Traders need to insure against the downside

Steve Sedgwick
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EXCUSES, excuses followed by more excuses. When is the broader asset management industry going to put its hands up and say; “We were wrong,” or “I’m going to fall on my sword, sell my five houses on the Wentworth Estate and distribute the proceeds amongst those foolhardy enough to believe I could make them money?” The answer of course is “never”.

We’ve just had a dreadful quarter for stocks and the long equity brigade will be putting on their tin hats waiting for the redemptions.

In this very column a month or so ago I bemoaned a whole raft of excuses touted for underperformance.

One of the oldest excuses in the book which is going round again is about mandate.

“If you look at our mandate,” they say, “we aren’t actually allowed to hedge our long portfolio.”

“We have to hold a minimum exposure in stocks,” they say, “and the investors get very worried whenever we start talking about protection, overlays and options.”

Hmm, are these managers sure that it’s the investors who are worried about overlays? Or is it the fact that after all these years of hugely volatile stock markets the broader asset management industry still hasn’t bothered to learn what an option is?

Let’s be clear here. No-one is talking about adding complicated OTC products to a portfolio. What I am suggesting is really basic – go and open the Derivative Book for Idiots on page one, read what a long put is. Turn to page two to learn how a long put added to a long underlying stock portfolio creates a hedged downside with only a slightly diminished upside. Then close the book.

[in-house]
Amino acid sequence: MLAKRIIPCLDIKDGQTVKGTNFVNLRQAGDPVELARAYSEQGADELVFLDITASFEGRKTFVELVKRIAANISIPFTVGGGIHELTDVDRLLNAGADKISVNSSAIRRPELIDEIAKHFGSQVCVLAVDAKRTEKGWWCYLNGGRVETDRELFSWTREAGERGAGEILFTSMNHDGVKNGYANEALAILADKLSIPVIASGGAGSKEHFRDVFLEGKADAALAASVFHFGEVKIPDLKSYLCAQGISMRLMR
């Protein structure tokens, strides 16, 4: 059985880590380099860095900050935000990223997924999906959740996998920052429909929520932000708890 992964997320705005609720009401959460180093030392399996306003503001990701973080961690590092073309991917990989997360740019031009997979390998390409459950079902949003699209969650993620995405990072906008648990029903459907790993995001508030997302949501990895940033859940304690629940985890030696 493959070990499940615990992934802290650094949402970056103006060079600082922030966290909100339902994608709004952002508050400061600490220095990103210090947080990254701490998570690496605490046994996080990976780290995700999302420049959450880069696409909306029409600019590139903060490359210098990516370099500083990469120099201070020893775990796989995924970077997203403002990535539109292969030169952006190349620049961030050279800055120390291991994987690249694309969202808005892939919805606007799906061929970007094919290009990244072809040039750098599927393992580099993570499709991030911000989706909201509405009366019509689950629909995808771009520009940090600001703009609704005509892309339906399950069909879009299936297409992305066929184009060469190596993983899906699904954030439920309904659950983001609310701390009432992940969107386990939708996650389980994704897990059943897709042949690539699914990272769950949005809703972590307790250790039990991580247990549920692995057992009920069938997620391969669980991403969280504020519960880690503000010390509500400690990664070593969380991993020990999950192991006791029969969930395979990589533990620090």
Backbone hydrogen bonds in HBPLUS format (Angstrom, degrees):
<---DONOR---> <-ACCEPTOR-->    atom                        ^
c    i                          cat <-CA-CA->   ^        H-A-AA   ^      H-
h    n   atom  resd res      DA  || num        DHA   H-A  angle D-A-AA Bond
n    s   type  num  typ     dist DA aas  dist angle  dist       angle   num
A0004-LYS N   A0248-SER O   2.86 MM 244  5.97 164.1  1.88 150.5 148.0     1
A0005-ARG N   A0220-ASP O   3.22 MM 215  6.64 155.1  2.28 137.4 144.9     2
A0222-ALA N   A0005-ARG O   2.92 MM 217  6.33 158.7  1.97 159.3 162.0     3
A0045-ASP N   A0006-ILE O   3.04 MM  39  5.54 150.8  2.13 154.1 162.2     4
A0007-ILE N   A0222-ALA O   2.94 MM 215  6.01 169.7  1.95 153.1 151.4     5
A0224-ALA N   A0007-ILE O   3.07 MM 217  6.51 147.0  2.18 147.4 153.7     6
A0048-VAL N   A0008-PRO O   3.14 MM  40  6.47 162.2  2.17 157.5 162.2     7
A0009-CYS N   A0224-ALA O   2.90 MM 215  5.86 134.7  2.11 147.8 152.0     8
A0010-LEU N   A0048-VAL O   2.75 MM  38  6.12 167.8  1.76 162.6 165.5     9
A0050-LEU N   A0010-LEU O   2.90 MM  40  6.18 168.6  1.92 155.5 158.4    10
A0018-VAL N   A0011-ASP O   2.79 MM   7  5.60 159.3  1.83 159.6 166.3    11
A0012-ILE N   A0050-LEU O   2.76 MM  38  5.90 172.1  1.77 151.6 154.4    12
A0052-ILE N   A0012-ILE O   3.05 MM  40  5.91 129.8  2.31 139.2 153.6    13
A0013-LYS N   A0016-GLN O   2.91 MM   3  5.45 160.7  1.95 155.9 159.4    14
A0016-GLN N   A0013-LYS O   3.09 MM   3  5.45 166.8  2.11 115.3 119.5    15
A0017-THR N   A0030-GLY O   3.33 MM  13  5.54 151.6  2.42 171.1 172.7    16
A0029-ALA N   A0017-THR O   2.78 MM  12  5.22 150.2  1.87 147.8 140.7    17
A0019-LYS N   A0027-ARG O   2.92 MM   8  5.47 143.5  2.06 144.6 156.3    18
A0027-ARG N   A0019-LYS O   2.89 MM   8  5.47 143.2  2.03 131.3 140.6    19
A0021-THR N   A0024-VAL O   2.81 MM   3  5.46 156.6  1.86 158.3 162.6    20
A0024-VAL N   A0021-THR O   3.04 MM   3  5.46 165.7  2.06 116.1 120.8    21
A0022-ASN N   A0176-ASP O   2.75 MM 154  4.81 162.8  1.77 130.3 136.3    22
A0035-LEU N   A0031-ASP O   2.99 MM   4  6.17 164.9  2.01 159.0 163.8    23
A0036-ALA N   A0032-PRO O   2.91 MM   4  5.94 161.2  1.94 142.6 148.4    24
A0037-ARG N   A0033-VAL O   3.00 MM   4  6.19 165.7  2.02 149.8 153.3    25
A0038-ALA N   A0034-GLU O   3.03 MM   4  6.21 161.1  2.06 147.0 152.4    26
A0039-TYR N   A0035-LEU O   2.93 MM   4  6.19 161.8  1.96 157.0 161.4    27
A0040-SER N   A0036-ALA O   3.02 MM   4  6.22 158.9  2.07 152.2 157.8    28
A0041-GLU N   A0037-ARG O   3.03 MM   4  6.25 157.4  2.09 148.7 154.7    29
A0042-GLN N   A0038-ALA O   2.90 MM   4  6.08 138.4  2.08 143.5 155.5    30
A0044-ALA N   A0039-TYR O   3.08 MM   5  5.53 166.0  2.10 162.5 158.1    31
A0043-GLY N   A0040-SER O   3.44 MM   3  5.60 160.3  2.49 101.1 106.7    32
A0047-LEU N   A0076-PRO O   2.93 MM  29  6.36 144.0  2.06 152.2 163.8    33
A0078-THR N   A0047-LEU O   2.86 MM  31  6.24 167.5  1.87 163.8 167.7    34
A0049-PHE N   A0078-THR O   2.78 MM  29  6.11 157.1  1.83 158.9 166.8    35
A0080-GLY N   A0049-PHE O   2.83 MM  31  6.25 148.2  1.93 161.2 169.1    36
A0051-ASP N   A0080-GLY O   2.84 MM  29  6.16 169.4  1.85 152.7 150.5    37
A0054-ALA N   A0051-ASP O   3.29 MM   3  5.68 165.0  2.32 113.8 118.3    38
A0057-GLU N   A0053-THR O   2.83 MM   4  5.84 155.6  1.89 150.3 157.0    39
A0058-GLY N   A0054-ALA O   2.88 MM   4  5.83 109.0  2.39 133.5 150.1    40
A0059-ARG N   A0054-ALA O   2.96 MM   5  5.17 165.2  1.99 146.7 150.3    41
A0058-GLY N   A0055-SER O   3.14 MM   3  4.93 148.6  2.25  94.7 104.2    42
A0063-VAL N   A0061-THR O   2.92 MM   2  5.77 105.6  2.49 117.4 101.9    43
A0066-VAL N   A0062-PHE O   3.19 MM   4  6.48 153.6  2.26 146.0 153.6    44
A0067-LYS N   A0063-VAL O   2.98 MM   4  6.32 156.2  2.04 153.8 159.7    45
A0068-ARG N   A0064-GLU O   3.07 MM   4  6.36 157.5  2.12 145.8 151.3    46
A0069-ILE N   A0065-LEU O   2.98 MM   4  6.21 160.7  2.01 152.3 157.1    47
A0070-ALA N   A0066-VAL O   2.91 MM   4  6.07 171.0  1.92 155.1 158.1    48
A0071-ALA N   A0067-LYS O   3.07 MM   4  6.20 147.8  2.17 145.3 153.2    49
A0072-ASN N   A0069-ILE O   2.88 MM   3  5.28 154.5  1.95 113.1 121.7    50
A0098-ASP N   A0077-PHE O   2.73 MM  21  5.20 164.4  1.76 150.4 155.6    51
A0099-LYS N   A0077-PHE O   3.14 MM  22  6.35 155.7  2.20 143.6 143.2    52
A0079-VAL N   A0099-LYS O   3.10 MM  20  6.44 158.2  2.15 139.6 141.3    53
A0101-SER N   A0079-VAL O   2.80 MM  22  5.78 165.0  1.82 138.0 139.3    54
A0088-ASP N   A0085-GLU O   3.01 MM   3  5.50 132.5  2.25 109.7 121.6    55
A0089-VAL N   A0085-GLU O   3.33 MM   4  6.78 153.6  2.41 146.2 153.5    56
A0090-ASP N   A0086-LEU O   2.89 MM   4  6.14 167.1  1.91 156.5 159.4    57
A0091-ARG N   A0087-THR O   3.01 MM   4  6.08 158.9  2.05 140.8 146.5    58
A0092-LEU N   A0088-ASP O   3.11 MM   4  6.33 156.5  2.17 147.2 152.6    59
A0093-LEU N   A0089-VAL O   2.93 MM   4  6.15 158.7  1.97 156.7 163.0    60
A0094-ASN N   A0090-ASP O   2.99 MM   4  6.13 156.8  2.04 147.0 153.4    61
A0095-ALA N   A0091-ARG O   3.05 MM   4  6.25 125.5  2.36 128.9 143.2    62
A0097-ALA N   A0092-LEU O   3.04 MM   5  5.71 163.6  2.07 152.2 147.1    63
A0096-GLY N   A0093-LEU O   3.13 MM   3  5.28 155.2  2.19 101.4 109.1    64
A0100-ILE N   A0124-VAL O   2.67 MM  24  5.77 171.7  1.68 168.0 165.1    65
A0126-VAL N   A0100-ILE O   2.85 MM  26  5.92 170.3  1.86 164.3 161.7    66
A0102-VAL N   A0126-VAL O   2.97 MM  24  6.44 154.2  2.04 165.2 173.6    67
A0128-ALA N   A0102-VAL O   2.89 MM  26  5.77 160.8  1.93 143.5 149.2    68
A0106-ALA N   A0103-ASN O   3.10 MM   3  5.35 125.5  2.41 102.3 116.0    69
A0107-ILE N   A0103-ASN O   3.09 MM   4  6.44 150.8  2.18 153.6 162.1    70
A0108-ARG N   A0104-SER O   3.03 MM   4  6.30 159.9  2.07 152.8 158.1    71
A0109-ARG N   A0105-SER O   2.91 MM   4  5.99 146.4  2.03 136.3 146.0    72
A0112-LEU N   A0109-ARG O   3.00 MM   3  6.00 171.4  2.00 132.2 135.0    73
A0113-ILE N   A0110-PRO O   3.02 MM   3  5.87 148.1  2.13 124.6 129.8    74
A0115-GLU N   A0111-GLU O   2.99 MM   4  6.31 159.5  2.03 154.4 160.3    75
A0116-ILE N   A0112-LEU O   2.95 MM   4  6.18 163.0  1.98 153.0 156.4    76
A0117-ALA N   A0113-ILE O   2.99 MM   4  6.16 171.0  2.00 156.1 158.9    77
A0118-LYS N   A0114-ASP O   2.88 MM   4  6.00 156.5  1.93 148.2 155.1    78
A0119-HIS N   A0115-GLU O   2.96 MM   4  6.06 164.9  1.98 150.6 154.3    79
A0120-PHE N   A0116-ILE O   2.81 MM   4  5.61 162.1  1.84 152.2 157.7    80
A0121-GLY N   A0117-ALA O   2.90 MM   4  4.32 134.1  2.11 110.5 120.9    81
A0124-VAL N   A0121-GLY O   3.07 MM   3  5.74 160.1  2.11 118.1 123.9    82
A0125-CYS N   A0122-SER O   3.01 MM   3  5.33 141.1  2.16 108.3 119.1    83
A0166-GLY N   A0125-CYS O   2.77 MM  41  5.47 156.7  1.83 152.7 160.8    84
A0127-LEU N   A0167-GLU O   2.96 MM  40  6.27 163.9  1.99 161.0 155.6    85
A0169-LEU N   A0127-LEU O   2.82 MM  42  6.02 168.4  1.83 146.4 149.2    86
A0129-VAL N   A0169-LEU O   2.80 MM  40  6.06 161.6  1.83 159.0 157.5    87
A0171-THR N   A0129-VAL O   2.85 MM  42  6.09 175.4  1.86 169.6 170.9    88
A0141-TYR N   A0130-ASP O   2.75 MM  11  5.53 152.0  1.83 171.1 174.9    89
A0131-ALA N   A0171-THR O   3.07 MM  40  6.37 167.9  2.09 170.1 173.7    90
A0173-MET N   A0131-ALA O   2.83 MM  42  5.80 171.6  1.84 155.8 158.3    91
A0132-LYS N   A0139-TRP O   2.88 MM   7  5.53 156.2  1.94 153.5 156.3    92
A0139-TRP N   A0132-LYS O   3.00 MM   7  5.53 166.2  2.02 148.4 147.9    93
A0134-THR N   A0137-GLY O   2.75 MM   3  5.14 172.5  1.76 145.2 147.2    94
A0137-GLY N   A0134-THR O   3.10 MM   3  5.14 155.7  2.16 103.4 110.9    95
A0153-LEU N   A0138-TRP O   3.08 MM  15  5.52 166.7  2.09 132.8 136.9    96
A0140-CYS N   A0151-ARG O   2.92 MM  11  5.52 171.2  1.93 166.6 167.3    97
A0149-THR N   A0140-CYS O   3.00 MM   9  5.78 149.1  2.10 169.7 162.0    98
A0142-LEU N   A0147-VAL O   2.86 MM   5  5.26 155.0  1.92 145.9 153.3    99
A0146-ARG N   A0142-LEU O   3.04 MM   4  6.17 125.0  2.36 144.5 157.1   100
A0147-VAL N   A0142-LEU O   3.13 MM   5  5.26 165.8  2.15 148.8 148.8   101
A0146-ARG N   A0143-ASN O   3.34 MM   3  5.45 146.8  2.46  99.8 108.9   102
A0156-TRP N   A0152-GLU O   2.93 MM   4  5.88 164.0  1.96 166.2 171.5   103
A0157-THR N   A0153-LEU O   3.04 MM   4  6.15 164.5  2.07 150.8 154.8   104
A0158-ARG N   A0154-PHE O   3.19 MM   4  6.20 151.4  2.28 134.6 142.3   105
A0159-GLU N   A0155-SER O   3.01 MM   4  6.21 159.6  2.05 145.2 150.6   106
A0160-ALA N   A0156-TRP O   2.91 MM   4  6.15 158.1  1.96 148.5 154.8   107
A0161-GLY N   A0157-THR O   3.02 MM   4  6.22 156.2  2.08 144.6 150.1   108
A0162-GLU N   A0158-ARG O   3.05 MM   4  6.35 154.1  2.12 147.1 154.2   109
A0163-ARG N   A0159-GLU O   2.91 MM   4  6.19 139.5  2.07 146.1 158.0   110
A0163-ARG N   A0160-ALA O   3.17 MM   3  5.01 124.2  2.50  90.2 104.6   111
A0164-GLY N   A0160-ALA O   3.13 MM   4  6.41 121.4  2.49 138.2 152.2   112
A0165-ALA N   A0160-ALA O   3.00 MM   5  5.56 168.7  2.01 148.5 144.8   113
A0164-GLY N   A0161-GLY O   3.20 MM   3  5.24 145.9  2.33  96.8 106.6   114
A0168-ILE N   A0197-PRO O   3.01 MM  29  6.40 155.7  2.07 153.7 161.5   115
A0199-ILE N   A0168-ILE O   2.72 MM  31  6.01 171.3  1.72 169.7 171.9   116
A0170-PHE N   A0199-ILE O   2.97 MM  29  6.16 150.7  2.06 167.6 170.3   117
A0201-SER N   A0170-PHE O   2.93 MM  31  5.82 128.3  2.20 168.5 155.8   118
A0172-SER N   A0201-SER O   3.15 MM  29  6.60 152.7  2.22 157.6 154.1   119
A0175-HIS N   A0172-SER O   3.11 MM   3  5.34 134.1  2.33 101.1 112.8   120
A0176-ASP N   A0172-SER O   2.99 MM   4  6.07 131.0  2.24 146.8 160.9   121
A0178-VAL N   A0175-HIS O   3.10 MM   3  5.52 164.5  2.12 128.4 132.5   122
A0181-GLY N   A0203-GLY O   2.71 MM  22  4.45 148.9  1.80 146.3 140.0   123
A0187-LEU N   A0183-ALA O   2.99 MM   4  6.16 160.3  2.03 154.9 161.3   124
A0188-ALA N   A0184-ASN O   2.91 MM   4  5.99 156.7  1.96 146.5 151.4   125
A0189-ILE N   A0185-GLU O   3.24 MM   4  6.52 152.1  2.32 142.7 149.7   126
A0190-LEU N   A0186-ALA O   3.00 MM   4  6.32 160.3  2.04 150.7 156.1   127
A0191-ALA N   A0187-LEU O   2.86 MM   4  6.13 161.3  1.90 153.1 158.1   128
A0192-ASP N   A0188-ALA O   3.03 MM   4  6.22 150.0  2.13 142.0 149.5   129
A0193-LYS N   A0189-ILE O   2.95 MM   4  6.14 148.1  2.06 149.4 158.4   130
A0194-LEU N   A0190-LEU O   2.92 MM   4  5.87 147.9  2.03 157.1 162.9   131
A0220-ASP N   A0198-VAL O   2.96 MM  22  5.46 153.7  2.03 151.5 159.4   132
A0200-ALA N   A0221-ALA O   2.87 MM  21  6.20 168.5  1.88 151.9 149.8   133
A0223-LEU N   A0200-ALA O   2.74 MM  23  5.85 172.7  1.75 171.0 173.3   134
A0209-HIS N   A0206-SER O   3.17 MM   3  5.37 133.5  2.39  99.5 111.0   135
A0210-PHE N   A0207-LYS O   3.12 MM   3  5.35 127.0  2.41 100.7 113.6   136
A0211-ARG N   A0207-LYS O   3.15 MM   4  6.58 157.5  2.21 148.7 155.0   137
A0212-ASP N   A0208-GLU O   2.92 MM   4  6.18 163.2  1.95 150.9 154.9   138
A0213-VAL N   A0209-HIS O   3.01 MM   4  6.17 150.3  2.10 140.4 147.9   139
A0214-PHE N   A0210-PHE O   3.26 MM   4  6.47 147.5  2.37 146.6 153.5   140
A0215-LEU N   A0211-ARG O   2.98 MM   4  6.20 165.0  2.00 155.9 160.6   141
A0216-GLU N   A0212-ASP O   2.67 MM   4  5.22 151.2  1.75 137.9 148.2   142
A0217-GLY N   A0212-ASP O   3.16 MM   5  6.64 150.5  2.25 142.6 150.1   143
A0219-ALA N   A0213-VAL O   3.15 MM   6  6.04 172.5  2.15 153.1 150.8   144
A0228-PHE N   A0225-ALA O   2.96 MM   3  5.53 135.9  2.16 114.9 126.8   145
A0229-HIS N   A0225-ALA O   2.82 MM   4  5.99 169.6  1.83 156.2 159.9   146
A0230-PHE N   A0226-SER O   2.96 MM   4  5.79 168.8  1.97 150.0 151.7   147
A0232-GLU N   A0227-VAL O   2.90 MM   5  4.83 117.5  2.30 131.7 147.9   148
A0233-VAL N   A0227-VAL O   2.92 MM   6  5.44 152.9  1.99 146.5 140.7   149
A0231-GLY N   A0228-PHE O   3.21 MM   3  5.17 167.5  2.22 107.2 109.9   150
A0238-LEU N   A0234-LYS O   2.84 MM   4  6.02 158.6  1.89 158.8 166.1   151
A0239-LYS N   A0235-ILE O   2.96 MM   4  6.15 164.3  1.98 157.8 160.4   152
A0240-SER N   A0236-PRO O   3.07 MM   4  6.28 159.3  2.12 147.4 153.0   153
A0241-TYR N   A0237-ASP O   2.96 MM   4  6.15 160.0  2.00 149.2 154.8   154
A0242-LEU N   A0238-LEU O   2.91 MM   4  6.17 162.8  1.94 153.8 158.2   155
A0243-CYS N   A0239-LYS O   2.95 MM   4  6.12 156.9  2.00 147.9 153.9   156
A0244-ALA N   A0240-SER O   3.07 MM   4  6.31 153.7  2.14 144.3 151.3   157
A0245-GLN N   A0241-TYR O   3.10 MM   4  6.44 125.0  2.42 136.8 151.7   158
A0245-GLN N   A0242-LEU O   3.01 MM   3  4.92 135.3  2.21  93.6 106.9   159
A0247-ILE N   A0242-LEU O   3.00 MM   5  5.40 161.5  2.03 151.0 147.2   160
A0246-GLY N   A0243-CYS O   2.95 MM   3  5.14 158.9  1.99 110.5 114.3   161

Then the asset manager has to find out which exchange offers a put on the index or stocks that he or she is most exposed to and wait for the rally to buy some protection. That last bit is perhaps the most challenging.

You see people only talk about protection when the VIX, or whatever the European at-the-money volatility equivalent measure is, is trading sky high and accompanying plummeting markets.

This is where, I suggest, the problems lie. Downside protection isn’t sexy. In fact for many European regulators it’s downright heresy to want to own downside products.

Until managers gain a little bit more knowledge about listed products available and perhaps are willing to give up on a minimal amount of upside gains when the times are good, then we are doomed to repeat the same old mistakes and come up with the same old tired excuses.

Steve Sedgwick is a CNBC anchor